From Brazil to Indonesia; on issues from food production to mineral extraction, companies constantly wrestle with the challenge of getting things done in complex and difficult situations. The ‘business as normal’ processes of political engagement clearly don’t work, and a new approach is needed: welcome to the world of political economy analysis (PEA).
Traditional processes of political engagement – lobbying, for example – often fall short in emerging economies because they fail to reach below the surface of what goes on. They fail to engage with the much more complex – and often rather messy way – in which power is wielded, or understand that ‘normal’ is very far from anything we in the developed world might expect.
What PEA does is do dig deep into the nuts and bolts of how power and authority affect economic choices, and to use this understanding to inform how one should go about getting things done. Whilst the term ‘political economy analysis’ might sound rather academic, the process is in fact a ruthlessly practical one. The aim is not to create a dry analytical analysis, but to develop an understanding of the realities of a location, which can inform how actually to get things done. It is a process used by development institutions such as the World Bank (the PE process of which was developed by the author of this paper) and explores three key dynamics:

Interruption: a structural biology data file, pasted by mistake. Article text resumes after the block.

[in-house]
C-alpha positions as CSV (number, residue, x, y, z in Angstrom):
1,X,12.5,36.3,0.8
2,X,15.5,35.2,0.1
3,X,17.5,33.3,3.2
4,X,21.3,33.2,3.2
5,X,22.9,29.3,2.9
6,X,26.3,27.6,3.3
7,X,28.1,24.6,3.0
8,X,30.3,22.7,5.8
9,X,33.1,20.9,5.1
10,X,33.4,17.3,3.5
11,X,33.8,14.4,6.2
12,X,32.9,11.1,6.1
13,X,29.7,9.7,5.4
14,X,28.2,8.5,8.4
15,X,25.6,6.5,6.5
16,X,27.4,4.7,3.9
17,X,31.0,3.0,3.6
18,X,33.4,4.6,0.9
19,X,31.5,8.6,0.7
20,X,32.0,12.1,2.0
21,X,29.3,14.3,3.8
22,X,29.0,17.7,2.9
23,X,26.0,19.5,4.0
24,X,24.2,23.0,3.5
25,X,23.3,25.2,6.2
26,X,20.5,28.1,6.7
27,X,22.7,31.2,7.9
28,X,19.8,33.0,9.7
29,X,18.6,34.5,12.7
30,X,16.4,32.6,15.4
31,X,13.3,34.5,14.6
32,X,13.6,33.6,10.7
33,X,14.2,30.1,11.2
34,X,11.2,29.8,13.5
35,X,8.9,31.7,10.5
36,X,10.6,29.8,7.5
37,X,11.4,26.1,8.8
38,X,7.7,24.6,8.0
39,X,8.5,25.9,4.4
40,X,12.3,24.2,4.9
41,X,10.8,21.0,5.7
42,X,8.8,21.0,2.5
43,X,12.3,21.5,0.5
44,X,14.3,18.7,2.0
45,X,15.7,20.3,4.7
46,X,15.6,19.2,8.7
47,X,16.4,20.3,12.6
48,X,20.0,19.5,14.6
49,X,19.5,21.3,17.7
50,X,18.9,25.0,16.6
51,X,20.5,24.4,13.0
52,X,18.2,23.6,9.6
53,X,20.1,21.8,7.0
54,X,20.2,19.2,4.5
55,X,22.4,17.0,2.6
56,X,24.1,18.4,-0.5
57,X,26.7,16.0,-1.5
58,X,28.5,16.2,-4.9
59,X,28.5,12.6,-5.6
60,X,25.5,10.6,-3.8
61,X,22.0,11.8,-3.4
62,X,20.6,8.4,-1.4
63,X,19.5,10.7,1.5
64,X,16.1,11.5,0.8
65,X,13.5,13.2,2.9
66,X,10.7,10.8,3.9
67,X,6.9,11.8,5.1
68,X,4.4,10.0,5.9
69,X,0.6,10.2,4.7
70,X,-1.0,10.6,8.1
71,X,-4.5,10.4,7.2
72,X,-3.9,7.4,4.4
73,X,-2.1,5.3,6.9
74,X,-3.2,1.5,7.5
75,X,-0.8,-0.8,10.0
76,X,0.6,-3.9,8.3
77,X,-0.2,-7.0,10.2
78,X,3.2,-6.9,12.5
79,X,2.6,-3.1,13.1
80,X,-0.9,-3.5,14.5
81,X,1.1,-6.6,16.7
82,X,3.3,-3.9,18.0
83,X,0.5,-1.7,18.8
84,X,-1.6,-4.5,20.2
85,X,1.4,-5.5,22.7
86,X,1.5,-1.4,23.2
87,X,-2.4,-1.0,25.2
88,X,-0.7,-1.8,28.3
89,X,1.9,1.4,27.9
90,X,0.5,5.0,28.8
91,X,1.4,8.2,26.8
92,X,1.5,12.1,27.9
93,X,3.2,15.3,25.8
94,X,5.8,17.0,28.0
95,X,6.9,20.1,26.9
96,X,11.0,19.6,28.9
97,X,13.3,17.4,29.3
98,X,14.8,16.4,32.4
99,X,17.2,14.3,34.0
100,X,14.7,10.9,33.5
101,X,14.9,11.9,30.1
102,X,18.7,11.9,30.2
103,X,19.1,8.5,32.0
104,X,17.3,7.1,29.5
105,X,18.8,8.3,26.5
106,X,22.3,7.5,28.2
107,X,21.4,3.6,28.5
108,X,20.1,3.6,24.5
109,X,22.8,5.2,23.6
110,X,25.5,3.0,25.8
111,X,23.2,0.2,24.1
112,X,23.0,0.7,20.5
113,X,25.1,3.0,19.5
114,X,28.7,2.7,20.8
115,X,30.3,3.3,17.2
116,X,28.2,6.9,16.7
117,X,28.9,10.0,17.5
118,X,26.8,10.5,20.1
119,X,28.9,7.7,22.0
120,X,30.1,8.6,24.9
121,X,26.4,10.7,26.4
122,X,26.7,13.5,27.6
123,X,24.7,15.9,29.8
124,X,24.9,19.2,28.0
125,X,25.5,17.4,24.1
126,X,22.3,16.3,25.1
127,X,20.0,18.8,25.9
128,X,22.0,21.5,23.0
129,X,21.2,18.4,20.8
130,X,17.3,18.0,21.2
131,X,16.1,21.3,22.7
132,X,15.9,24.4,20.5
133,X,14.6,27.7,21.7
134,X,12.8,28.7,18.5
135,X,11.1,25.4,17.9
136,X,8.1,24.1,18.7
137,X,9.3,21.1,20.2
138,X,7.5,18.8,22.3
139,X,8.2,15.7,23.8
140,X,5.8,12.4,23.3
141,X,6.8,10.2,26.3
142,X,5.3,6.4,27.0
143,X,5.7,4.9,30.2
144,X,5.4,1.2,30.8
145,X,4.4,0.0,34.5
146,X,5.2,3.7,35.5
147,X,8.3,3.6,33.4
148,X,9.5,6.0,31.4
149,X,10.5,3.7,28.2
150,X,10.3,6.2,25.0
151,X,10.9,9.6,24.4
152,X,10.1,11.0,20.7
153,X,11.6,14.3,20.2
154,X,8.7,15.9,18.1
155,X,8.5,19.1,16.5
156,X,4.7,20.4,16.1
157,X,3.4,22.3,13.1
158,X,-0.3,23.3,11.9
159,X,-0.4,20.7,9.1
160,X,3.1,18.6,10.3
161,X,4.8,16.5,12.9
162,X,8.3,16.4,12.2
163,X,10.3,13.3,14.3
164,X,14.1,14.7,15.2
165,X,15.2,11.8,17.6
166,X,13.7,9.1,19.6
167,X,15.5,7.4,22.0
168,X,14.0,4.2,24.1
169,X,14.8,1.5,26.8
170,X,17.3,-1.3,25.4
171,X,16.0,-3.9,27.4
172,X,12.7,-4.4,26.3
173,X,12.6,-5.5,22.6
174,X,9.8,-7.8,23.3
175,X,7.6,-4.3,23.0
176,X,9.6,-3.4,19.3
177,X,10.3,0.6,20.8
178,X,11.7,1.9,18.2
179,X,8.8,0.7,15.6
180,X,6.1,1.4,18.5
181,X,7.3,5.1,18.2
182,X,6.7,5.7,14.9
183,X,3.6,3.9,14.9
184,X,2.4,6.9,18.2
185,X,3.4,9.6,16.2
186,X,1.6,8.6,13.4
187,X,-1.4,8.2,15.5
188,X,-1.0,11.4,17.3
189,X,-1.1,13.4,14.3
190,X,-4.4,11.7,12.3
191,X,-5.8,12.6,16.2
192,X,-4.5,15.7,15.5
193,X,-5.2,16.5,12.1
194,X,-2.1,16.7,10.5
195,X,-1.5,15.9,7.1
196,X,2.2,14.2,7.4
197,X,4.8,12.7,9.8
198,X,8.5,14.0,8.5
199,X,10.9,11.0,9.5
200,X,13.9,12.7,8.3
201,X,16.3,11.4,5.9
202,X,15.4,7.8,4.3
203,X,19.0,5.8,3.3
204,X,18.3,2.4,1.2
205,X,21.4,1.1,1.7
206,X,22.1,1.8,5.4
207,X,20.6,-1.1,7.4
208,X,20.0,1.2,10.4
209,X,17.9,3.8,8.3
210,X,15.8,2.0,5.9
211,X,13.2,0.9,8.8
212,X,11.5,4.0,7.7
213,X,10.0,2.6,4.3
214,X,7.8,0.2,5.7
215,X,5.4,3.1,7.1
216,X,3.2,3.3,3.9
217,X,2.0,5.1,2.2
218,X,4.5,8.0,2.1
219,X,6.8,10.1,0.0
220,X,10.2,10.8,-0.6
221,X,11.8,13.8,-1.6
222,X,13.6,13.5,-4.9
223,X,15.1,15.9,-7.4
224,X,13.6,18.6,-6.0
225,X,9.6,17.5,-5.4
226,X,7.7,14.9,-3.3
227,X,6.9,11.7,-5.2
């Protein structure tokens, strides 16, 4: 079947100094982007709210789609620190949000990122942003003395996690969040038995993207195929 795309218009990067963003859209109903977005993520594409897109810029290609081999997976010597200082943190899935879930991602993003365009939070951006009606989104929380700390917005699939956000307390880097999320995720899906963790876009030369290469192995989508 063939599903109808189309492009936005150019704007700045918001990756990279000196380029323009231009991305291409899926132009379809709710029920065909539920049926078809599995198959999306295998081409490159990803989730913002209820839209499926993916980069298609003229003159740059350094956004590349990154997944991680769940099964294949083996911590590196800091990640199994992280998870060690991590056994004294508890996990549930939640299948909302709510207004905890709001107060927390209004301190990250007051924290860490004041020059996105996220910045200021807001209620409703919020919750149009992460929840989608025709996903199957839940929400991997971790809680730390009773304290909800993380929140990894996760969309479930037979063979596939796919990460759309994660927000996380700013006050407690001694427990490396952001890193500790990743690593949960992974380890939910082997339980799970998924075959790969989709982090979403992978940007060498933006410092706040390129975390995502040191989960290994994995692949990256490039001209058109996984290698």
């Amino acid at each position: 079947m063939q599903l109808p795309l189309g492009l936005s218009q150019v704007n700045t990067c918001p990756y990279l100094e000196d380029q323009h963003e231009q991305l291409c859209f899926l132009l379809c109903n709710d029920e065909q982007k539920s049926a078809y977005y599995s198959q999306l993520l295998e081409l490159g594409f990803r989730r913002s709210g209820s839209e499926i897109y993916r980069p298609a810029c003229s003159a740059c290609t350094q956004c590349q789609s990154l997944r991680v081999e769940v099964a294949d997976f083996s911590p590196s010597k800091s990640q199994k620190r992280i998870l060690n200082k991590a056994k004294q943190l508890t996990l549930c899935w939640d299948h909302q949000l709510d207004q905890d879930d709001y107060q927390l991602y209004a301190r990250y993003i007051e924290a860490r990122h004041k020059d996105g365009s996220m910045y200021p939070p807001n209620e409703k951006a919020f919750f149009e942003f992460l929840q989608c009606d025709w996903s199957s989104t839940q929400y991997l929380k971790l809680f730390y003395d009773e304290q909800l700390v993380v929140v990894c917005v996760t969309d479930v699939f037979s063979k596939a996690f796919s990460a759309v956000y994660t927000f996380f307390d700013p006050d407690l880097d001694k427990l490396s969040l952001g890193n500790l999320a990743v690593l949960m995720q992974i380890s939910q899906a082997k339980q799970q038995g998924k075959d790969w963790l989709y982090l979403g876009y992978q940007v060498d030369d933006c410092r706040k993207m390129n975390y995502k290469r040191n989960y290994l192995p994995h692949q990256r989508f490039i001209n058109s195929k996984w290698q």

• Incentives: Who are the key stakeholders, be those individuals or groups, who have an influence or interest in what is going on? And what makes them tick – what do they really want?
• Institutions: What political and other institutions and networks affect the way in which these actors interact with one another? Some of these may be formal ‘political’ institutional arrangements; others may be more informal and opaque.
• Events: What contextual factors impact on the way in which these actors and structures work at the moment? How might changes in this context lead to increasing tensions, or to a situation where change can more readily be put in place?
To date, this is not an approach that has been widely used by the corporate sector. This is what The Frontier Practice exists to do.
We are always very keen to talk to new people about the challenges they face.
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